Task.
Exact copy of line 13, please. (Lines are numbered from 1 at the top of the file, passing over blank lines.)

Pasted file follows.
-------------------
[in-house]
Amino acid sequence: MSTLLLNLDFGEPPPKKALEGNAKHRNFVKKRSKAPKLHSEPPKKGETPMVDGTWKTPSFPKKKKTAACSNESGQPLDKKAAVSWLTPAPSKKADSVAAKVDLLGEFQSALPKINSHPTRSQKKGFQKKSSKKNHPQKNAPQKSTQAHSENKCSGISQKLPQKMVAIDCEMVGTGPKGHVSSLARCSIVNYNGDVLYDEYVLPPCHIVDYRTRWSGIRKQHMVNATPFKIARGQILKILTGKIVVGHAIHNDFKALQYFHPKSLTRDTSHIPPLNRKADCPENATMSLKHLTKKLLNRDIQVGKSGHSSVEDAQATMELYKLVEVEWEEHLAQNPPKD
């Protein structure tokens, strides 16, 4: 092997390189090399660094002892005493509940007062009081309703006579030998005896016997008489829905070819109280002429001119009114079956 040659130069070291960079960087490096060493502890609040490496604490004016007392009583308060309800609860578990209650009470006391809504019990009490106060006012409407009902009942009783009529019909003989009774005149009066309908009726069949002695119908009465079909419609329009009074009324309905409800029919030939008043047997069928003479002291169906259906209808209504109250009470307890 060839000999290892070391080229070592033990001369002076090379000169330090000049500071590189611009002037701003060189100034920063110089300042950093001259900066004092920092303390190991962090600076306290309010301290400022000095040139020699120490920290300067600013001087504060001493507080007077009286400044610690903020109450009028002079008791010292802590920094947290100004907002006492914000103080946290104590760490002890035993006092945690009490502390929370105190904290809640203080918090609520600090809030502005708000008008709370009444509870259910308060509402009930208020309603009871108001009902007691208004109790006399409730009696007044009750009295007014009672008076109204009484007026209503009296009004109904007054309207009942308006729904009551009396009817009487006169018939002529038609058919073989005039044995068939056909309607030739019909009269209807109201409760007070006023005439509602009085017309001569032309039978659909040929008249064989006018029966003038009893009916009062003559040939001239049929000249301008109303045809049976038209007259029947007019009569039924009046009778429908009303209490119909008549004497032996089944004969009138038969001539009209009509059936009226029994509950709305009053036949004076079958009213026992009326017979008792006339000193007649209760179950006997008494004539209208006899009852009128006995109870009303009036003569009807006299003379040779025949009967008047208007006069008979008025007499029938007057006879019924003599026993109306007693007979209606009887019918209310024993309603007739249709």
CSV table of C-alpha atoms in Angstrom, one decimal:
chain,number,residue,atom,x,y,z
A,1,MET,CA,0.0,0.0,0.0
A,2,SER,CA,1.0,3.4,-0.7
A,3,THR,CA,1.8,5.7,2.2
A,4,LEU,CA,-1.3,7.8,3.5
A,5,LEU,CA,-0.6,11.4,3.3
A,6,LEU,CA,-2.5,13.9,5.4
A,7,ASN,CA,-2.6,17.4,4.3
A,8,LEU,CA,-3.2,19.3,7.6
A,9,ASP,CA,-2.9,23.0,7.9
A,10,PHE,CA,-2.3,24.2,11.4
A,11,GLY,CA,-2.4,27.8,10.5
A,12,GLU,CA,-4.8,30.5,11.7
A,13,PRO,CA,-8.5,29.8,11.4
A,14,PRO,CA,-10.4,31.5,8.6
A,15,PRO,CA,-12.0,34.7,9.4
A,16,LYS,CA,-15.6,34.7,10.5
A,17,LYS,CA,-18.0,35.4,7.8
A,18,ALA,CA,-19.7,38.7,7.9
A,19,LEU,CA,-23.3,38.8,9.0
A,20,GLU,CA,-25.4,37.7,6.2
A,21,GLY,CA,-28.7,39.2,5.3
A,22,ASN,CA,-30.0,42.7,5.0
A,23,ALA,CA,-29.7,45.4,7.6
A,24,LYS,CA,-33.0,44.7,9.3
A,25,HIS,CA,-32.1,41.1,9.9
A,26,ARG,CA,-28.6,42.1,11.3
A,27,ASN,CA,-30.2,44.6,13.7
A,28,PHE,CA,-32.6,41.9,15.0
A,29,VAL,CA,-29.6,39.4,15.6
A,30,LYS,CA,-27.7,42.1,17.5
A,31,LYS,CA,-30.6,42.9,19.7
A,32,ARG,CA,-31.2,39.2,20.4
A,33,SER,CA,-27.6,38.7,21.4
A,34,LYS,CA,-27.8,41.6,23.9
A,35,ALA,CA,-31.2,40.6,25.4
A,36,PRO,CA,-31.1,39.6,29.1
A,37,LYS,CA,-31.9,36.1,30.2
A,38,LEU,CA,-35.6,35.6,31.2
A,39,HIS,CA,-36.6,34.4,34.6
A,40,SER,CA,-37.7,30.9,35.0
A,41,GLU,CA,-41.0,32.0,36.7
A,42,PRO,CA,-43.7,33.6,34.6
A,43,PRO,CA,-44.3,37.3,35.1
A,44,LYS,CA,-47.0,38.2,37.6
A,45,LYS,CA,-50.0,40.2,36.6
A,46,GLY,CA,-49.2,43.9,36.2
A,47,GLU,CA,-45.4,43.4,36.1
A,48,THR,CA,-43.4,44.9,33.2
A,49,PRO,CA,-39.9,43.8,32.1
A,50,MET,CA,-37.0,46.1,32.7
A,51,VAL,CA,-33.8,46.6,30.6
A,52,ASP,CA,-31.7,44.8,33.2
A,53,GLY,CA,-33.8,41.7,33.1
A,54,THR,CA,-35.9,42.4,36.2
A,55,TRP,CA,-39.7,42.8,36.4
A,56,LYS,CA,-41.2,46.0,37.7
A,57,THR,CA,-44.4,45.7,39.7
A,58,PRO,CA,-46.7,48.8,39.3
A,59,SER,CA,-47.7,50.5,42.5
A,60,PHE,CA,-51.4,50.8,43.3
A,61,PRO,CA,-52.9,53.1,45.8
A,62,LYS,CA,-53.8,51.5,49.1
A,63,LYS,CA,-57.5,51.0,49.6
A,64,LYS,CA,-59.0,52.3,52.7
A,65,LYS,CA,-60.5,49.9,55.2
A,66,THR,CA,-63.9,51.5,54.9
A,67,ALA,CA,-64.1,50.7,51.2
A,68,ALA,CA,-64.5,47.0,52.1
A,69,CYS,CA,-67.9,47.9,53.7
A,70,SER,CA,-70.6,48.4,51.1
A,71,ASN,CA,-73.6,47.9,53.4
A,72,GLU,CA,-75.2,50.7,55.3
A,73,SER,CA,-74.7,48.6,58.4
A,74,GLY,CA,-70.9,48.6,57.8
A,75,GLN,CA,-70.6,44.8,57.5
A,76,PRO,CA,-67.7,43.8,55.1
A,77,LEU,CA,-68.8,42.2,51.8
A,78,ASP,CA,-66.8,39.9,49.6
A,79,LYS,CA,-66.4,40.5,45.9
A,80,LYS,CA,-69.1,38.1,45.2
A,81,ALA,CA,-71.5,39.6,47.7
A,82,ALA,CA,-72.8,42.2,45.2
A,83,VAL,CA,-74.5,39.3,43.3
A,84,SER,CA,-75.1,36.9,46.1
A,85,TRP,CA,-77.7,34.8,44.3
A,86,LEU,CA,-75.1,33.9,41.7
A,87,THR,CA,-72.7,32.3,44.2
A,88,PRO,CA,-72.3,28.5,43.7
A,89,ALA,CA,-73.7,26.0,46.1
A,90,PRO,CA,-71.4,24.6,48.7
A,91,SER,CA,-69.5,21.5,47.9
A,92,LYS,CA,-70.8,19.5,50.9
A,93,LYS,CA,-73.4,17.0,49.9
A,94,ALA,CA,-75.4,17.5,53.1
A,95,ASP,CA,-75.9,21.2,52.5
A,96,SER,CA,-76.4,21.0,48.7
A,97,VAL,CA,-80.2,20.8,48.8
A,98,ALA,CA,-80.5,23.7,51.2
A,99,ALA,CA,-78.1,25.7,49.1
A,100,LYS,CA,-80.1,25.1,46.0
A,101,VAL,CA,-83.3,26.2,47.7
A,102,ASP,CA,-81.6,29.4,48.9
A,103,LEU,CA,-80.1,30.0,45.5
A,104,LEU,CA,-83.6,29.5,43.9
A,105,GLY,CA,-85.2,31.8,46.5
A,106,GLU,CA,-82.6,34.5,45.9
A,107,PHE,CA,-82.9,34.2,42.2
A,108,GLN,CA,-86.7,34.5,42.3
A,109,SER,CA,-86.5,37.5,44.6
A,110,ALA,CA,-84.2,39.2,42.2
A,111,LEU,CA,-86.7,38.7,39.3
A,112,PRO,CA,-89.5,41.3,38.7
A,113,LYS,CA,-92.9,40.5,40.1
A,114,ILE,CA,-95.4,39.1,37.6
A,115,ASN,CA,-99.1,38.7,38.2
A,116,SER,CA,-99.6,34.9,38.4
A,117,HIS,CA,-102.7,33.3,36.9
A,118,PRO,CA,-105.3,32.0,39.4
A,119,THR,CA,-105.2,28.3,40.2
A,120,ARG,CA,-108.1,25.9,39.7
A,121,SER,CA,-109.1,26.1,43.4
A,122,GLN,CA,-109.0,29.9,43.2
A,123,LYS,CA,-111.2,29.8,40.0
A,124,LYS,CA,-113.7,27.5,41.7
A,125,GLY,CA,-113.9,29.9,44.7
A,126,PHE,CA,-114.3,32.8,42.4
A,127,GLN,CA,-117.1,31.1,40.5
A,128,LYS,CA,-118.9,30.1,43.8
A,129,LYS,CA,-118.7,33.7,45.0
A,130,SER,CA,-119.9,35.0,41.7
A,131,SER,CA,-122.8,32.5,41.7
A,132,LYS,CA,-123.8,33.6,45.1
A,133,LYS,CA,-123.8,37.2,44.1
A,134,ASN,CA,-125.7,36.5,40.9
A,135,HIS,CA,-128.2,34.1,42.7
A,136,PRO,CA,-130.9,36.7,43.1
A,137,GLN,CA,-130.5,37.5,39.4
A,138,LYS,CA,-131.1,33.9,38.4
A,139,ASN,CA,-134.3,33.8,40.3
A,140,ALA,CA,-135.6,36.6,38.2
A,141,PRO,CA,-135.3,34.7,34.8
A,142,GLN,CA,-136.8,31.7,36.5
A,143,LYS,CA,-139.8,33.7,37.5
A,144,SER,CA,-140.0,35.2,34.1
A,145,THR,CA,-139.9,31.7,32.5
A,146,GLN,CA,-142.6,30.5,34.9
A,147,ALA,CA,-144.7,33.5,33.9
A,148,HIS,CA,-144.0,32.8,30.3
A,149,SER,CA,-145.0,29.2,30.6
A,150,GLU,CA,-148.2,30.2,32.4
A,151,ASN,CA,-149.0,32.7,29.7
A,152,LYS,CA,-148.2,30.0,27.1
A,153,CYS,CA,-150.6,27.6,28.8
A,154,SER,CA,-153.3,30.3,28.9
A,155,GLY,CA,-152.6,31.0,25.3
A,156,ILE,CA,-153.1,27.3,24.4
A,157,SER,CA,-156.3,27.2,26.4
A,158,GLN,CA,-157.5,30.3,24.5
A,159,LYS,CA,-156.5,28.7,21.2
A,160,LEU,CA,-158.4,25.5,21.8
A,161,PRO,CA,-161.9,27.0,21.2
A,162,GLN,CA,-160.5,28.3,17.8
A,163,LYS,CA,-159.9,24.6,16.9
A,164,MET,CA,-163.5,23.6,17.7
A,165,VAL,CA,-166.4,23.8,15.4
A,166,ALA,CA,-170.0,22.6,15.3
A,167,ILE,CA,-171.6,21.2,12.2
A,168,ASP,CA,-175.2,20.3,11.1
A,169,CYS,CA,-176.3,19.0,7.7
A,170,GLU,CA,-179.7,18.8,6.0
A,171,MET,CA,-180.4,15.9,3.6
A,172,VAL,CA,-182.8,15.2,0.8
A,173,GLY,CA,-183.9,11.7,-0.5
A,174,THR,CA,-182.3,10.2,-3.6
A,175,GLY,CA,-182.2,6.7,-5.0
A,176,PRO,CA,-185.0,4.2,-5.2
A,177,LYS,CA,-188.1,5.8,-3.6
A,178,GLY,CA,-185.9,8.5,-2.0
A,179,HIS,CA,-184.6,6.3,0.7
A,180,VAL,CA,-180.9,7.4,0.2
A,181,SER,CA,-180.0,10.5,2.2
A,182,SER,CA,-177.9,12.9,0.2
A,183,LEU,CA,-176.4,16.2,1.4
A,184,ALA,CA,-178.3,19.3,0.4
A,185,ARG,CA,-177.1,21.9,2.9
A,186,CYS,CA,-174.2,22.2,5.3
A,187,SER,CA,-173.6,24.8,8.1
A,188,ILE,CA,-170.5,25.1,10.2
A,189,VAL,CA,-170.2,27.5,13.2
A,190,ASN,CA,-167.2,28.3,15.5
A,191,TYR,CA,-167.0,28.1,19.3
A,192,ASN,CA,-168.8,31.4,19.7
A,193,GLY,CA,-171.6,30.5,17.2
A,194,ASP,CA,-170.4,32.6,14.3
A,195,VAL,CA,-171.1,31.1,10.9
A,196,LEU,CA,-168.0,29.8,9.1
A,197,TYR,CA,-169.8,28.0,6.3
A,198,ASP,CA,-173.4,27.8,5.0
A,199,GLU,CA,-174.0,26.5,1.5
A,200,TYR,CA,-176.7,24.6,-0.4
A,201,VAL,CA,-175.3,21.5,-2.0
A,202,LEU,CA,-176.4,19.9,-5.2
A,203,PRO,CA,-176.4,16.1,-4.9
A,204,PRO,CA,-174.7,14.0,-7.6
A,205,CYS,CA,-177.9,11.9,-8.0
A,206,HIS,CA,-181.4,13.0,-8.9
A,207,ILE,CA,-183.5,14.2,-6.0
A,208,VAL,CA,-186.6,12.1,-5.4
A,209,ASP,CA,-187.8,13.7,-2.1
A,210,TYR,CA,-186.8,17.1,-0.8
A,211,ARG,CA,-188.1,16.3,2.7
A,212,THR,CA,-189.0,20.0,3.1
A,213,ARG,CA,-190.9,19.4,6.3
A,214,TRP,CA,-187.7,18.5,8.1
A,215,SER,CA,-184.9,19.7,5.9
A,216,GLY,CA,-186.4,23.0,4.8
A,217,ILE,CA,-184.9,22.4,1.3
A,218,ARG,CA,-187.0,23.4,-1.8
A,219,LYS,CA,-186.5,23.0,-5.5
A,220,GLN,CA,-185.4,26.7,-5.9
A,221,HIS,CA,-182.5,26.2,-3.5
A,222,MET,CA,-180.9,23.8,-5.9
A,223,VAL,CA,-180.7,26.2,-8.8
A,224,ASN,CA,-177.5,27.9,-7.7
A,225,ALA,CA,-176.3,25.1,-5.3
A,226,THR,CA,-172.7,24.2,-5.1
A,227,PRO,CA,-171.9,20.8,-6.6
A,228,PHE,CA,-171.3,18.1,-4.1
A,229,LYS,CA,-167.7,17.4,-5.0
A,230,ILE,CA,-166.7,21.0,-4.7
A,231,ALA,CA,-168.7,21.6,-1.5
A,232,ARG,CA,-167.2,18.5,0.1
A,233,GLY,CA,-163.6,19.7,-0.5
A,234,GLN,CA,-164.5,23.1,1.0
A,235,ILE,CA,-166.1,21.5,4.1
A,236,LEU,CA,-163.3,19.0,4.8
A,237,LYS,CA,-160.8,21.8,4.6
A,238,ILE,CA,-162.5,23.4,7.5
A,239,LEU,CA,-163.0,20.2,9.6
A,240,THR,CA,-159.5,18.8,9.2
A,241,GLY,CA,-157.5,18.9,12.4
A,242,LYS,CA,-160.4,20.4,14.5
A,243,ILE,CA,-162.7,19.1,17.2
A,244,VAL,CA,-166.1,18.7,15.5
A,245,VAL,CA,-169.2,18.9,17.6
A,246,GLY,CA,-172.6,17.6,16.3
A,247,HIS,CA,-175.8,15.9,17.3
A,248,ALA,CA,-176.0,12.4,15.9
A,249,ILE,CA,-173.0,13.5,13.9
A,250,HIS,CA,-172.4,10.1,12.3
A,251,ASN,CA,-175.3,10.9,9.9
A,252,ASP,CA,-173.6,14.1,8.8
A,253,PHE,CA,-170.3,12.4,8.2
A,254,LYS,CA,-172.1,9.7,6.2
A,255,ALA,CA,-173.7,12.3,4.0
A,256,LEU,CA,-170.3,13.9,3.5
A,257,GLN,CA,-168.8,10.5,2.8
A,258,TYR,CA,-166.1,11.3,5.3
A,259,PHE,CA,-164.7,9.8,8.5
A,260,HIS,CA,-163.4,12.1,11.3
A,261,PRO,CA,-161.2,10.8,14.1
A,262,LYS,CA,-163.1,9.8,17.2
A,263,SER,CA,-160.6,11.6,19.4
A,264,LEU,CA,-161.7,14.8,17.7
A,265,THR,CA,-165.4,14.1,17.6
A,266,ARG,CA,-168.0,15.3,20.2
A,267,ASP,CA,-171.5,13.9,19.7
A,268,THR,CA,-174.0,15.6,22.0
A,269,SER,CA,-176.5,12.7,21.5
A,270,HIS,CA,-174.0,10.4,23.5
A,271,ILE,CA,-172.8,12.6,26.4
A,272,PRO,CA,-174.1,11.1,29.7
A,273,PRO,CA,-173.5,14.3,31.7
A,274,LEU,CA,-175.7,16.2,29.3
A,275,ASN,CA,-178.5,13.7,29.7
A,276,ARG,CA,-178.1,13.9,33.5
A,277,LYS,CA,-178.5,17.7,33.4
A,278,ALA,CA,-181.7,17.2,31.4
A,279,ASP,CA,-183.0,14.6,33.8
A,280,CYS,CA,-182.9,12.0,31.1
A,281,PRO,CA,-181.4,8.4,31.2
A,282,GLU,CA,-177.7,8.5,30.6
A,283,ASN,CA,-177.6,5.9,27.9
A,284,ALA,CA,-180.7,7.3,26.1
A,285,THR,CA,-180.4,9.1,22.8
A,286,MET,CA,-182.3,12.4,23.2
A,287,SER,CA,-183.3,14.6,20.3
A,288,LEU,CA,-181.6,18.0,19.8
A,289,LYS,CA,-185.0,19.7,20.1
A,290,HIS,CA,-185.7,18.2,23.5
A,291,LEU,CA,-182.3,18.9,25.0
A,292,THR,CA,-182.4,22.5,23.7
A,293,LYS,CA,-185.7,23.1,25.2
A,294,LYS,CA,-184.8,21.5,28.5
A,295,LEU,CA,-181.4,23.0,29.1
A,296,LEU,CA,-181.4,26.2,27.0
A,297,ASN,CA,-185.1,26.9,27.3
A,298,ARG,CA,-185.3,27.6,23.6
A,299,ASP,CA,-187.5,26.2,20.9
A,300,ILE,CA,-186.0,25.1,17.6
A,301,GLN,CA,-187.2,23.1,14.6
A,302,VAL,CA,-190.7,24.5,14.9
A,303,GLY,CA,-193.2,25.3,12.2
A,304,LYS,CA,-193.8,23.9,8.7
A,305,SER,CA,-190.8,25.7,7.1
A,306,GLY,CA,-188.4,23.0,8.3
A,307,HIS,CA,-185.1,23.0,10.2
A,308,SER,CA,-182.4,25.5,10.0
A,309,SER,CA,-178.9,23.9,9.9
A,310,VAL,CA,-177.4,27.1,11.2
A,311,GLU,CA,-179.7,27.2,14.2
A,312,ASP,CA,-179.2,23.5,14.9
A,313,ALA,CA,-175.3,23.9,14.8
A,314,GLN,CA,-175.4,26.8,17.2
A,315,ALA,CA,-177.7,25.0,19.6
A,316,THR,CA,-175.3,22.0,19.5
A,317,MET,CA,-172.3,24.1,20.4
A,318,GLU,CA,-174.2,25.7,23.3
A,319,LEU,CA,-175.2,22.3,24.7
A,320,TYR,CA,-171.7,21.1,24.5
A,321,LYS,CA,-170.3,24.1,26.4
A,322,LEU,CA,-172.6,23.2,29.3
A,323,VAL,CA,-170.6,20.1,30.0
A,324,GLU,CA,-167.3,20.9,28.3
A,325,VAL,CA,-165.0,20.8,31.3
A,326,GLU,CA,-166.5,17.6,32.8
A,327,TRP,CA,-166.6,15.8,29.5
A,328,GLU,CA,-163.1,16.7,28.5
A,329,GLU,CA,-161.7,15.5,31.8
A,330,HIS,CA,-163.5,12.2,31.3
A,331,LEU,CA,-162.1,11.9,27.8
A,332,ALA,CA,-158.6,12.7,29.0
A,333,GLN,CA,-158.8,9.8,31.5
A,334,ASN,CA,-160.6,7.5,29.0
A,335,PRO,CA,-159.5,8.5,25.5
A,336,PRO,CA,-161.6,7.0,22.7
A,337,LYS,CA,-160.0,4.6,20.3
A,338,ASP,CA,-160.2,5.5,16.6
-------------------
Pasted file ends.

A,8,LEU,CA,-3.2,19.3,7.6